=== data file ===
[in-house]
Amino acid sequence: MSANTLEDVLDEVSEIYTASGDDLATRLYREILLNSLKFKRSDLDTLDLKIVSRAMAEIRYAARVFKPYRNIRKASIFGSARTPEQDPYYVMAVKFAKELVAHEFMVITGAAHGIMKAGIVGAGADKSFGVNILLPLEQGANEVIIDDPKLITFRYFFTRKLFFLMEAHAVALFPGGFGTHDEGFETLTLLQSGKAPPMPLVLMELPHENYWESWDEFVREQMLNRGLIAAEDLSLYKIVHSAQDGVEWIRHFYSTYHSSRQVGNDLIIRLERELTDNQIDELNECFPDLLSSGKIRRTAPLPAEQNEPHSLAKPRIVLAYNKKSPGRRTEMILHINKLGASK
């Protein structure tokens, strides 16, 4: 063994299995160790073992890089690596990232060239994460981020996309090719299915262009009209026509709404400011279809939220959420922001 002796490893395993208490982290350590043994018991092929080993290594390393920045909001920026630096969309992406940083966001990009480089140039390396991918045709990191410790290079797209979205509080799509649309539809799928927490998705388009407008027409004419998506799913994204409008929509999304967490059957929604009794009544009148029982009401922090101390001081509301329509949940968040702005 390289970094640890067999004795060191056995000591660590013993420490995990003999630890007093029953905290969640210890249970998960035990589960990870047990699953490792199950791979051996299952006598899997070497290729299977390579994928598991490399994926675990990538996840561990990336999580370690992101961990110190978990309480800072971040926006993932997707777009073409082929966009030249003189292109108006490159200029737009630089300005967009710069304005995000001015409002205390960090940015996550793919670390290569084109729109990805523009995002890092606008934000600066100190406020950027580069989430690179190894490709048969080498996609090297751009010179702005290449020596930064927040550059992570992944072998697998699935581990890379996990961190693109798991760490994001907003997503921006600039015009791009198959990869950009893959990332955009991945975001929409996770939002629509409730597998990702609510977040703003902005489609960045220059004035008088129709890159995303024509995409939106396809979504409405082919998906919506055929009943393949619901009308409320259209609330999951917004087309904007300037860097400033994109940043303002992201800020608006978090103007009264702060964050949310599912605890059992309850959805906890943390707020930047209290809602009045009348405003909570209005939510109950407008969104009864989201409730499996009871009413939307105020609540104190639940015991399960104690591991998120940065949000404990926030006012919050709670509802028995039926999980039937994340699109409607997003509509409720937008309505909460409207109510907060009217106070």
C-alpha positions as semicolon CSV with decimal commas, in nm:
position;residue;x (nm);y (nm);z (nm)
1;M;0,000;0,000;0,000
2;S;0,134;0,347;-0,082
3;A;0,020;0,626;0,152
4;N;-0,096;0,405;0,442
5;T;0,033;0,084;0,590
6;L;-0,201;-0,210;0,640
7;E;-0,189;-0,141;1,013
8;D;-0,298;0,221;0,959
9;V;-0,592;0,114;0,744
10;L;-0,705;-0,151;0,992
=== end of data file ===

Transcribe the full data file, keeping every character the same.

[in-house]
Amino acid sequence: MSANTLEDVLDEVSEIYTASGDDLATRLYREILLNSLKFKRSDLDTLDLKIVSRAMAEIRYAARVFKPYRNIRKASIFGSARTPEQDPYYVMAVKFAKELVAHEFMVITGAAHGIMKAGIVGAGADKSFGVNILLPLEQGANEVIIDDPKLITFRYFFTRKLFFLMEAHAVALFPGGFGTHDEGFETLTLLQSGKAPPMPLVLMELPHENYWESWDEFVREQMLNRGLIAAEDLSLYKIVHSAQDGVEWIRHFYSTYHSSRQVGNDLIIRLERELTDNQIDELNECFPDLLSSGKIRRTAPLPAEQNEPHSLAKPRIVLAYNKKSPGRRTEMILHINKLGASK
């Protein structure tokens, strides 16, 4: 063994299995160790073992890089690596990232060239994460981020996309090719299915262009009209026509709404400011279809939220959420922001 002796490893395993208490982290350590043994018991092929080993290594390393920045909001920026630096969309992406940083966001990009480089140039390396991918045709990191410790290079797209979205509080799509649309539809799928927490998705388009407008027409004419998506799913994204409008929509999304967490059957929604009794009544009148029982009401922090101390001081509301329509949940968040702005 390289970094640890067999004795060191056995000591660590013993420490995990003999630890007093029953905290969640210890249970998960035990589960990870047990699953490792199950791979051996299952006598899997070497290729299977390579994928598991490399994926675990990538996840561990990336999580370690992101961990110190978990309480800072971040926006993932997707777009073409082929966009030249003189292109108006490159200029737009630089300005967009710069304005995000001015409002205390960090940015996550793919670390290569084109729109990805523009995002890092606008934000600066100190406020950027580069989430690179190894490709048969080498996609090297751009010179702005290449020596930064927040550059992570992944072998697998699935581990890379996990961190693109798991760490994001907003997503921006600039015009791009198959990869950009893959990332955009991945975001929409996770939002629509409730597998990702609510977040703003902005489609960045220059004035008088129709890159995303024509995409939106396809979504409405082919998906919506055929009943393949619901009308409320259209609330999951917004087309904007300037860097400033994109940043303002992201800020608006978090103007009264702060964050949310599912605890059992309850959805906890943390707020930047209290809602009045009348405003909570209005939510109950407008969104009864989201409730499996009871009413939307105020609540104190639940015991399960104690591991998120940065949000404990926030006012919050709670509802028995039926999980039937994340699109409607997003509509409720937008309505909460409207109510907060009217106070």
C-alpha positions as semicolon CSV with decimal commas, in nm:
position;residue;x (nm);y (nm);z (nm)
1;M;0,000;0,000;0,000
2;S;0,134;0,347;-0,082
3;A;0,020;0,626;0,152
4;N;-0,096;0,405;0,442
5;T;0,033;0,084;0,590
6;L;-0,201;-0,210;0,640
7;E;-0,189;-0,141;1,013
8;D;-0,298;0,221;0,959
9;V;-0,592;0,114;0,744
10;L;-0,705;-0,151;0,992